Monday, April 5, 2010

You must understand your audience.

I recently travelled to Latin America where I watched a difficult business transaction unravel during a late night dinner.

The American, Mr. Low, whom I accompanied, was negotiating business contract language with a Latin American, Mr. High. The relationship began to disintegrate as Mr. Low (representing a low context culture) insisted that the proposed contract re-structuring include specific financial goals. Mr. High (representing the high context culture) was quite insulted by the demand for the specific language.

"You don't understand my culture," he said. "My word is my bond. If I say I will do it, I will. This is bad. We don't do things this way in my country. You should have studied my culture before you came here."

"You should have studied mine," Mr. Low replied. "I have a boss and he wants to see the language in the contract. What if you or I die before the end of next year. Who will remember our agreement? I trust you, but I am being asked for this contract language. If you had studied my culture, you would know this is how we do business."

The situation was worsened by the fact that Mr. High had a colleague with him and didn't want to lose face. Mr. Low wasn't worried about that, to him this was just business.

I had studied the difference between low context cultures and high context cultures but this was the first time I had witnessed them in action. And it was uncomfortable. The Latin American man seemed genuinely hurt by the American's approach and the American seemed genuinely puzzled and perplexed by the whole thing. As for me, true to my Libra nature, I saw the points both of them were making.

These two intelligent and otherwise friendly businessmen were simply struggling inside their own high and low context cultures and neither understood the other's culture enough to step out of their ways to find a third path. The evening ended with Mr. Low repeatedly telling Mr. High as we walked back to our hotel that he trusted and respected him while Mr. High tried to understand what was happening. It was rough. And, as far as I know, they still have not resolved the issue.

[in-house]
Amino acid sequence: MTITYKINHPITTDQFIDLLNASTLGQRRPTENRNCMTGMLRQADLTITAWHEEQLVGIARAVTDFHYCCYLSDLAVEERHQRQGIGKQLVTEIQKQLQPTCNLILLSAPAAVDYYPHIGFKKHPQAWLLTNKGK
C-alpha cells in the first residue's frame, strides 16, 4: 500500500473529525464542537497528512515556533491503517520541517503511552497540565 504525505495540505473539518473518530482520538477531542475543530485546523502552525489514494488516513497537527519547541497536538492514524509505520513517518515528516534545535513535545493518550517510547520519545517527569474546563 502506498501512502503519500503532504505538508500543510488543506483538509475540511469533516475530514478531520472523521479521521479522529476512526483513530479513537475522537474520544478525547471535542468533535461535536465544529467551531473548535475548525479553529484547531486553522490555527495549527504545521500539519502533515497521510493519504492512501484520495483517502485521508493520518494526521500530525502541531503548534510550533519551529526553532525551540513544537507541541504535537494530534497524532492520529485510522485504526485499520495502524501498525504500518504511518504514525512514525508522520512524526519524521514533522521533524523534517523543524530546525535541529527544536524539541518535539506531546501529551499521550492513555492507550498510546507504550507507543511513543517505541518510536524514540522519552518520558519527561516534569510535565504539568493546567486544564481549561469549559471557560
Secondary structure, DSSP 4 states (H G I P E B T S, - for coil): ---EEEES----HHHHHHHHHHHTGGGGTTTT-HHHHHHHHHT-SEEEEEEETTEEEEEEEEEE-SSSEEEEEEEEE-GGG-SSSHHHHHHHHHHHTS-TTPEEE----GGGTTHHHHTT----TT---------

4 comments:

  1. Having spent two years trying to do business as a Peace Corps volunteer in Ukraine, I have to say that I sympathize with Mr. Low much more than Mr. High. The bizarre responses I got to "May I have a receipt with that?" were truly legendary, and my Ukrainian counterparts never could understand why I wouldn't just give them the money to go buy stuff (I said 'bring me the receipt and I'll reimburse you').

    As arrogant as this sounds, sometimes you really have to beat them over the head with fraud controls and the importance of contracts.

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  2. I agree with you Ed, I can see both their points of view. I'm curious though, as to whether or not the conversation would have gone differently had Mr. Low expressed sensitivity to the culture before the request as opposed to after.

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  3. I feel that conflicts arise when one tries to uphold his cultural values and beliefs over those of others. In this case, I observe that both Mr.Low and Mr.High failed to understand that they are doing a global business. If both of them had taken a little effort to understand each other's business context, this situation could have been avoided. I come with a cultural background, where we do not call our professors by name. In America, students calling their professors by name is normal. Now I have two choices. I can either call my professors by name or by their designation. Neither hurts anyone. I can either uphold my cultural values or adapt to American culture. But there are certain similar cultural issues where I must give up my cultural beliefs and accept other’s cultural values so that I can better fit into the society. Understanding these tradeoffs is essential for succeeding in cross cultural communications.

    Nishanth Babu (nbabuach)

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